1. Samsung’s New $2K Smartphone
Samsung announced the most expensive smartphone on the market at the Galaxy Unpacked conference in San Francisco yesterday. It’s called a Galaxy Fold because it unfolds to the size of a tablet. Starting at a price of $1,980, Samsung hopes customers will pay almost $1K more for this technology than they do for Apple’s iPhone X. “We’re giving you a device that doesn’t just define a category; it defies category,” said Justin Denison, the presenter of the Galaxy Fold at Galaxy Unpacked. A new 7.3-inch Infinity Flex Display allows the tablet-size screen to fold to the size of a pocket, 4.6 inches. Users can open three apps at the same time, and the device includes an app continuity system that adjusts apps when moving between phone and tablet modes. The phone has a triple-camera system that uses six lenses. Additionally, the device will be powered by two batteries. When will the device be released? Starting April 26, AT&T and T-Mobile users in the U.S. can purchase the Galaxy Fold.
2. Advertisers Boycott YouTube
Disney, Nestlé, and Epic Games (maker of Fortnite) have all pulled ads off YouTube in response to reports of pedophiliac content. Even after YouTube implemented a new strike system, predators are still lurking in video comments. The issue caught public attention when vlogger Matt Watson released a video highlighting the problem. He shows videos of young girls playing Twister or doing dance routines cluttered by comments that point to specific timestamps where viewers catch revealing glimpses of their bodies. Even worse, YouTube’s algorithm creates an interaction platform for pedophiles by suggesting more videos with inappropriate comments. In his vlog, Watson shows how a search for “bikini haul” on YouTube, a subgenre of videos where women showcase new bikinis they’ve purchased, links to innocent videos of girls playing that include inappropriate comments. How is YouTube responding? The company has deleted 400 channels and “tens of millions” of comments. This isn’t the first time this has happened. In 2017, YouTube changed its policies to address a similar problem where children were being targeted with creepy videos. Hopefully, YouTube can clean up its act for good.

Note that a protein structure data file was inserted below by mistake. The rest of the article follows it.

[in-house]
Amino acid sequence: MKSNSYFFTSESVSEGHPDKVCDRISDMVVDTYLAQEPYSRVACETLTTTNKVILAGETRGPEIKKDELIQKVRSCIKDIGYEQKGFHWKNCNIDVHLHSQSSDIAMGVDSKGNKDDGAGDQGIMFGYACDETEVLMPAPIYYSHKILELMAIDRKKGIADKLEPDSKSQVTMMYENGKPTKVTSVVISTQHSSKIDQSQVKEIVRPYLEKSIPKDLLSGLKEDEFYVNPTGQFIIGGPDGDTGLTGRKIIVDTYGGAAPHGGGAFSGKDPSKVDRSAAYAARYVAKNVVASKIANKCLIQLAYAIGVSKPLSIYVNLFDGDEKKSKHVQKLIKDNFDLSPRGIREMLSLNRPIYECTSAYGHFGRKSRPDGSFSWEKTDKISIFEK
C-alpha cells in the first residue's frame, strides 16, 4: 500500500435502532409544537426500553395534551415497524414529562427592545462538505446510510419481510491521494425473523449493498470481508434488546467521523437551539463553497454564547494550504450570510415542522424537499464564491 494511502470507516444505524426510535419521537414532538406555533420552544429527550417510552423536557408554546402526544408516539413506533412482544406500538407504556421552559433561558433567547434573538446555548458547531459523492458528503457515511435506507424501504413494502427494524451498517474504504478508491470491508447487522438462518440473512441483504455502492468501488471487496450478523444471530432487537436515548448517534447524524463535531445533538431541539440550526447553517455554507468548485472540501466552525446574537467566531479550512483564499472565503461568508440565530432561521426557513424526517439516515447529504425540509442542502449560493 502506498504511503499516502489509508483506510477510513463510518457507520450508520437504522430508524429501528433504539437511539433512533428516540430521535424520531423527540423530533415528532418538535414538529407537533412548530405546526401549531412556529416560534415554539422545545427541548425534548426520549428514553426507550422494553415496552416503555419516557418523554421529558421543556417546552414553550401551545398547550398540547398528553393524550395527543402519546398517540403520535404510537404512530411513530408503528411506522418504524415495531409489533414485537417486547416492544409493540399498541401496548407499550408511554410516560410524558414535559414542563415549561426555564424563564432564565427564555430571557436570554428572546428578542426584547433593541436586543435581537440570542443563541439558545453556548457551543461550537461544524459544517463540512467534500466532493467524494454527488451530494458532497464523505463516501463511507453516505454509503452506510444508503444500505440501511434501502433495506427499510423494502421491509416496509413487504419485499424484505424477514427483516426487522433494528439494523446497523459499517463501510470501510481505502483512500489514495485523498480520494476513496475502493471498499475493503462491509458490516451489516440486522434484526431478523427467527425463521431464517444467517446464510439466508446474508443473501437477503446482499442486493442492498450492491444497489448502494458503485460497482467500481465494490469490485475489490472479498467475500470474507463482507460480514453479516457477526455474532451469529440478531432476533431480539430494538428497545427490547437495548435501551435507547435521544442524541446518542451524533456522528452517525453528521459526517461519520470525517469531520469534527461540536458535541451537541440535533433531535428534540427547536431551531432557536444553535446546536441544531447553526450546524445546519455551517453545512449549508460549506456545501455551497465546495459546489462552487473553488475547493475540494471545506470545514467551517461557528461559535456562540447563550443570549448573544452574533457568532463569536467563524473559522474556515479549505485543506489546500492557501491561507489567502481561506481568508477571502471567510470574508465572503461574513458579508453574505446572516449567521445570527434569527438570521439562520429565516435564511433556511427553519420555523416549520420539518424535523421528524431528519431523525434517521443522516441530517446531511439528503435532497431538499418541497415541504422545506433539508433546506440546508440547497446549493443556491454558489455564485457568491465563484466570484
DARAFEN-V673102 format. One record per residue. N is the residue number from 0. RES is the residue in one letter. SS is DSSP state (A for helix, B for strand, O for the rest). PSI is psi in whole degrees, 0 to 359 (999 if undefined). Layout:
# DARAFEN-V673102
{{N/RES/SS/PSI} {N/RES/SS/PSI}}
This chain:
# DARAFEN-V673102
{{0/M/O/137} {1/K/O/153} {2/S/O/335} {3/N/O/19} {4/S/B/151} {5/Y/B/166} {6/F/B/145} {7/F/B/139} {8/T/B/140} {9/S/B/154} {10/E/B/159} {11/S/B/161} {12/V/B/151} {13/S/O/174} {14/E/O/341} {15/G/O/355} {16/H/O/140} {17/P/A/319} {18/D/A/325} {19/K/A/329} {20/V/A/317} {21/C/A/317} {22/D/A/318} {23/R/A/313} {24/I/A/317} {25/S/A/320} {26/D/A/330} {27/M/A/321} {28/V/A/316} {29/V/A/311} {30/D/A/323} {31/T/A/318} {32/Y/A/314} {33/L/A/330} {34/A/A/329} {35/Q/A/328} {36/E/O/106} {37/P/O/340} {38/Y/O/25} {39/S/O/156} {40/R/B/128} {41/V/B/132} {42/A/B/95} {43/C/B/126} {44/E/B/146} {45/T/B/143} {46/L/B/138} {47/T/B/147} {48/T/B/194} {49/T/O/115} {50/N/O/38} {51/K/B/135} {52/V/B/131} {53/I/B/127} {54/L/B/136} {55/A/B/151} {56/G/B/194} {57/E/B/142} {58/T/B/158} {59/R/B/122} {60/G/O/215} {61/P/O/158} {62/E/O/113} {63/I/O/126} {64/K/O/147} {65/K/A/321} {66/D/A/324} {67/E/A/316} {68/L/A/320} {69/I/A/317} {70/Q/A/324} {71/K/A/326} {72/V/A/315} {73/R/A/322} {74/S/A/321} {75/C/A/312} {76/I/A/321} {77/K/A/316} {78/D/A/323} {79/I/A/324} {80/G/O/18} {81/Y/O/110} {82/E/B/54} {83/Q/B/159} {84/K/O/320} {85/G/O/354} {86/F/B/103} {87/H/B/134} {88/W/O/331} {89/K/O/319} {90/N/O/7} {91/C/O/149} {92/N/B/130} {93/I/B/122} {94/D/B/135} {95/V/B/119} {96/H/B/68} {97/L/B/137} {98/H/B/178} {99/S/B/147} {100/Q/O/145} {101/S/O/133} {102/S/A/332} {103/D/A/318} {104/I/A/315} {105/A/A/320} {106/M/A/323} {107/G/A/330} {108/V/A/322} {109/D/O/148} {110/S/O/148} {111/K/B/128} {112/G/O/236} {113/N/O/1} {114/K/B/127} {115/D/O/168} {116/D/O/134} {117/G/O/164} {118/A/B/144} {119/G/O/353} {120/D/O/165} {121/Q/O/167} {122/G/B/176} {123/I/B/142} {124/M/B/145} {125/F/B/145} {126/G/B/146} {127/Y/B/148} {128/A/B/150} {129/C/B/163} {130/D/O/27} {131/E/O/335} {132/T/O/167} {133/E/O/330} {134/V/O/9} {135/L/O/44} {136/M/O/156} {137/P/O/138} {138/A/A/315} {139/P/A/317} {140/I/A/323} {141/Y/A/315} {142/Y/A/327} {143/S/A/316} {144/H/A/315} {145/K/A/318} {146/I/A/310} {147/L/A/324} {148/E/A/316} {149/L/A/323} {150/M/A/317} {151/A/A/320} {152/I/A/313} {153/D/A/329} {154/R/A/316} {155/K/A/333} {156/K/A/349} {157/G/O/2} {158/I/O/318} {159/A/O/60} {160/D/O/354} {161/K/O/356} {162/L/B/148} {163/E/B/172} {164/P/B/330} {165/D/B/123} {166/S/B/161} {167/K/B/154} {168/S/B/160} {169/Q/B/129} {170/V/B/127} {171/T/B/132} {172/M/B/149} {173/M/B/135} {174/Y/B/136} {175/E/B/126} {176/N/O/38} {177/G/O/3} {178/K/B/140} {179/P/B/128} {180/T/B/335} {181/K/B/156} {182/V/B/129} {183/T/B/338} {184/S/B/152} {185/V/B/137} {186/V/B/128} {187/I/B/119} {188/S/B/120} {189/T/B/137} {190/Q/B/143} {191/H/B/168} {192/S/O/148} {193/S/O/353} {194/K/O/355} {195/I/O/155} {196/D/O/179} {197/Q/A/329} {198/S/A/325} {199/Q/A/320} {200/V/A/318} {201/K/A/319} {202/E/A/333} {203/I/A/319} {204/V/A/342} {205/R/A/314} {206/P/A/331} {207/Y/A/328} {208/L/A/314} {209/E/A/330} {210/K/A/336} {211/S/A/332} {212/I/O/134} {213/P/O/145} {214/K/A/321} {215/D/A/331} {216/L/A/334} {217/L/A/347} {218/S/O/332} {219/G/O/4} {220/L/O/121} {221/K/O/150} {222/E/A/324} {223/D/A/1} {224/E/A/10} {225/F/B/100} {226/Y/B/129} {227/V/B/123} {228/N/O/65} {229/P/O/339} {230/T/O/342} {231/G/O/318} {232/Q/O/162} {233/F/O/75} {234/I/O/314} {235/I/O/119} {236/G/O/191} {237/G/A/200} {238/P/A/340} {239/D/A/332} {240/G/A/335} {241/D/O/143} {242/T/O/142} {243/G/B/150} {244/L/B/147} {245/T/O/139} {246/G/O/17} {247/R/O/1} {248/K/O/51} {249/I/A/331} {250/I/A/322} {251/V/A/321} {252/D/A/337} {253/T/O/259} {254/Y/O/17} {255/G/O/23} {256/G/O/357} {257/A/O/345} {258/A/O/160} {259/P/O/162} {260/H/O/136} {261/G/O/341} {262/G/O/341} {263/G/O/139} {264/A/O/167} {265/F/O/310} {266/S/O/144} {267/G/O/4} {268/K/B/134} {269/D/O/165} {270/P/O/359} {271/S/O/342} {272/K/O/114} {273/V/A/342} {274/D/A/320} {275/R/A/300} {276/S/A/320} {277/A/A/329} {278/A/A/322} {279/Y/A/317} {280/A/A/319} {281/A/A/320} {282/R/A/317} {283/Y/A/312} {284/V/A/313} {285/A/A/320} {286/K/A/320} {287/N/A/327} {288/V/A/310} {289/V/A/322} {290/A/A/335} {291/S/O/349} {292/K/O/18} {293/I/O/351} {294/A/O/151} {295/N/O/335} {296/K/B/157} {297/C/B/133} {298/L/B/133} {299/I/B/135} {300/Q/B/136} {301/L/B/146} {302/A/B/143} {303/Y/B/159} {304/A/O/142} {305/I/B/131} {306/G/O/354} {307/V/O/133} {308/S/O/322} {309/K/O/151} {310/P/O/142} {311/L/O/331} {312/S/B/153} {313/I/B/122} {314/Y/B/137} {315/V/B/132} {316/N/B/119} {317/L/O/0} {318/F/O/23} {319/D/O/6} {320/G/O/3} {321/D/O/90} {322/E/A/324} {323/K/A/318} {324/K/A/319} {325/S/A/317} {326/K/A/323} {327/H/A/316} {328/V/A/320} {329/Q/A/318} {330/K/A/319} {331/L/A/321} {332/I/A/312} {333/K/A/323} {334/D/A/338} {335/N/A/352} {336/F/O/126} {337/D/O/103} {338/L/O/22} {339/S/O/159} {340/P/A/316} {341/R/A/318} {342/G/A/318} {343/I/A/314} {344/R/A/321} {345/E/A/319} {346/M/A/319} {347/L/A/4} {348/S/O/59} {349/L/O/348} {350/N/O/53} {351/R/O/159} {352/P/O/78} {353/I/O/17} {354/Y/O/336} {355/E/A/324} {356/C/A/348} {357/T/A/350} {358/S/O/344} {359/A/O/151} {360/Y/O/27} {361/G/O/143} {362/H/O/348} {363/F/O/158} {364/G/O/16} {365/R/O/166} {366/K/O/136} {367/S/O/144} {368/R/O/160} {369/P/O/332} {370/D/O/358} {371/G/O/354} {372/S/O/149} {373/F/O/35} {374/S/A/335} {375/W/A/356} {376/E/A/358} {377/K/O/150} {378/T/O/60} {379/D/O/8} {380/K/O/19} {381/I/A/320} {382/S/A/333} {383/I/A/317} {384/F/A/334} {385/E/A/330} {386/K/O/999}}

(Source: The Verge)
3. Pinterest Blocks Vaccine Searches
Pinterest has blocked all search results related to vaccines. Most images misguided users to believe that vaccines are unsafe, contrary to established medical guidelines and research. A recent outbreak of measles in Washington State has fueled interest in the topic. Representative Adam Schiff, chairman of the House intelligence committee, said he wrote to Facebook and Google to express his concern that “their sites are steering users to bad information that discourages vaccinations, undermining public health.”
Last week, I wrote to Facebook and Google to express my concern that their sites are steering users to bad information that discourages vaccinations, undermining public health.
The search results you get for “vaccines” on Facebook are a dramatic illustration. pic.twitter.com/ZrEQfVTaRo
— Adam Schiff (@RepAdamSchiff) February 20, 2019
Facebook responded to Schiff’s letter, saying it is “exploring additional measures to best combat the problem.” Pinterest responded to the situation faster. What was their motivation? “We’re a place where people come to find inspiration, and there is nothing inspiring about harmful content, said Ifeoma Ozoma, public policy and social impact manager at Pinterest. “Our view on this is we’re not the platform for that.”